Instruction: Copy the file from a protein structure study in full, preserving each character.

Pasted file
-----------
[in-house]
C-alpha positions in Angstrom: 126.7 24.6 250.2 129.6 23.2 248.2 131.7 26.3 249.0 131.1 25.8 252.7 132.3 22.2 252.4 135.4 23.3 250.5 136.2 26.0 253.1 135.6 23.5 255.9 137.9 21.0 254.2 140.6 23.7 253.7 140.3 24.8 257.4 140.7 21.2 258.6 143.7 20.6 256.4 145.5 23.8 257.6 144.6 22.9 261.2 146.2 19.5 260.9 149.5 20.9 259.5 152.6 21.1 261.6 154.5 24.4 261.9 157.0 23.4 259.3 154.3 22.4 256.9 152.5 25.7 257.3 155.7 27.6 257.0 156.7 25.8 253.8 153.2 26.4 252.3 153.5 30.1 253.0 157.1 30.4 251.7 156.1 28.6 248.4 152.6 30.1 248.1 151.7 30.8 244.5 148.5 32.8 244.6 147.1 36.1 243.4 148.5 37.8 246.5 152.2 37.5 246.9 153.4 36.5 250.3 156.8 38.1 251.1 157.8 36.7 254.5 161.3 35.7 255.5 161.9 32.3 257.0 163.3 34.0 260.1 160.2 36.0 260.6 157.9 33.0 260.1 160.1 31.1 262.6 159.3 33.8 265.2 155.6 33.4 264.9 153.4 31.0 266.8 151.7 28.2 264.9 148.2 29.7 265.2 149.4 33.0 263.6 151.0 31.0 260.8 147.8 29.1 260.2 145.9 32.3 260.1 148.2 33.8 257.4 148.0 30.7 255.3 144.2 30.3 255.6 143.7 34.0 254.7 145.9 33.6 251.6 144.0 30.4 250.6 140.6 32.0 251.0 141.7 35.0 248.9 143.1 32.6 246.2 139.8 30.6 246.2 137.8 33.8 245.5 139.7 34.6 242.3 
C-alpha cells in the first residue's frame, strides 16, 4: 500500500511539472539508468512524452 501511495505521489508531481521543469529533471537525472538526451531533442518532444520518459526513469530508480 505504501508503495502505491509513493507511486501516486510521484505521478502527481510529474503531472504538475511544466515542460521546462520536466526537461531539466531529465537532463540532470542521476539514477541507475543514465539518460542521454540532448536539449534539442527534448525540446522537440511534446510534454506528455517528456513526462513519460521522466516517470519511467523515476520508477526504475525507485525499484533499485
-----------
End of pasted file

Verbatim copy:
[in-house]
C-alpha positions in Angstrom: 126.7 24.6 250.2 129.6 23.2 248.2 131.7 26.3 249.0 131.1 25.8 252.7 132.3 22.2 252.4 135.4 23.3 250.5 136.2 26.0 253.1 135.6 23.5 255.9 137.9 21.0 254.2 140.6 23.7 253.7 140.3 24.8 257.4 140.7 21.2 258.6 143.7 20.6 256.4 145.5 23.8 257.6 144.6 22.9 261.2 146.2 19.5 260.9 149.5 20.9 259.5 152.6 21.1 261.6 154.5 24.4 261.9 157.0 23.4 259.3 154.3 22.4 256.9 152.5 25.7 257.3 155.7 27.6 257.0 156.7 25.8 253.8 153.2 26.4 252.3 153.5 30.1 253.0 157.1 30.4 251.7 156.1 28.6 248.4 152.6 30.1 248.1 151.7 30.8 244.5 148.5 32.8 244.6 147.1 36.1 243.4 148.5 37.8 246.5 152.2 37.5 246.9 153.4 36.5 250.3 156.8 38.1 251.1 157.8 36.7 254.5 161.3 35.7 255.5 161.9 32.3 257.0 163.3 34.0 260.1 160.2 36.0 260.6 157.9 33.0 260.1 160.1 31.1 262.6 159.3 33.8 265.2 155.6 33.4 264.9 153.4 31.0 266.8 151.7 28.2 264.9 148.2 29.7 265.2 149.4 33.0 263.6 151.0 31.0 260.8 147.8 29.1 260.2 145.9 32.3 260.1 148.2 33.8 257.4 148.0 30.7 255.3 144.2 30.3 255.6 143.7 34.0 254.7 145.9 33.6 251.6 144.0 30.4 250.6 140.6 32.0 251.0 141.7 35.0 248.9 143.1 32.6 246.2 139.8 30.6 246.2 137.8 33.8 245.5 139.7 34.6 242.3 
C-alpha cells in the first residue's frame, strides 16, 4: 500500500511539472539508468512524452 501511495505521489508531481521543469529533471537525472538526451531533442518532444520518459526513469530508480 505504501508503495502505491509513493507511486501516486510521484505521478502527481510529474503531472504538475511544466515542460521546462520536466526537461531539466531529465537532463540532470542521476539514477541507475543514465539518460542521454540532448536539449534539442527534448525540446522537440511534446510534454506528455517528456513526462513519460521522466516517470519511467523515476520508477526504475525507485525499484533499485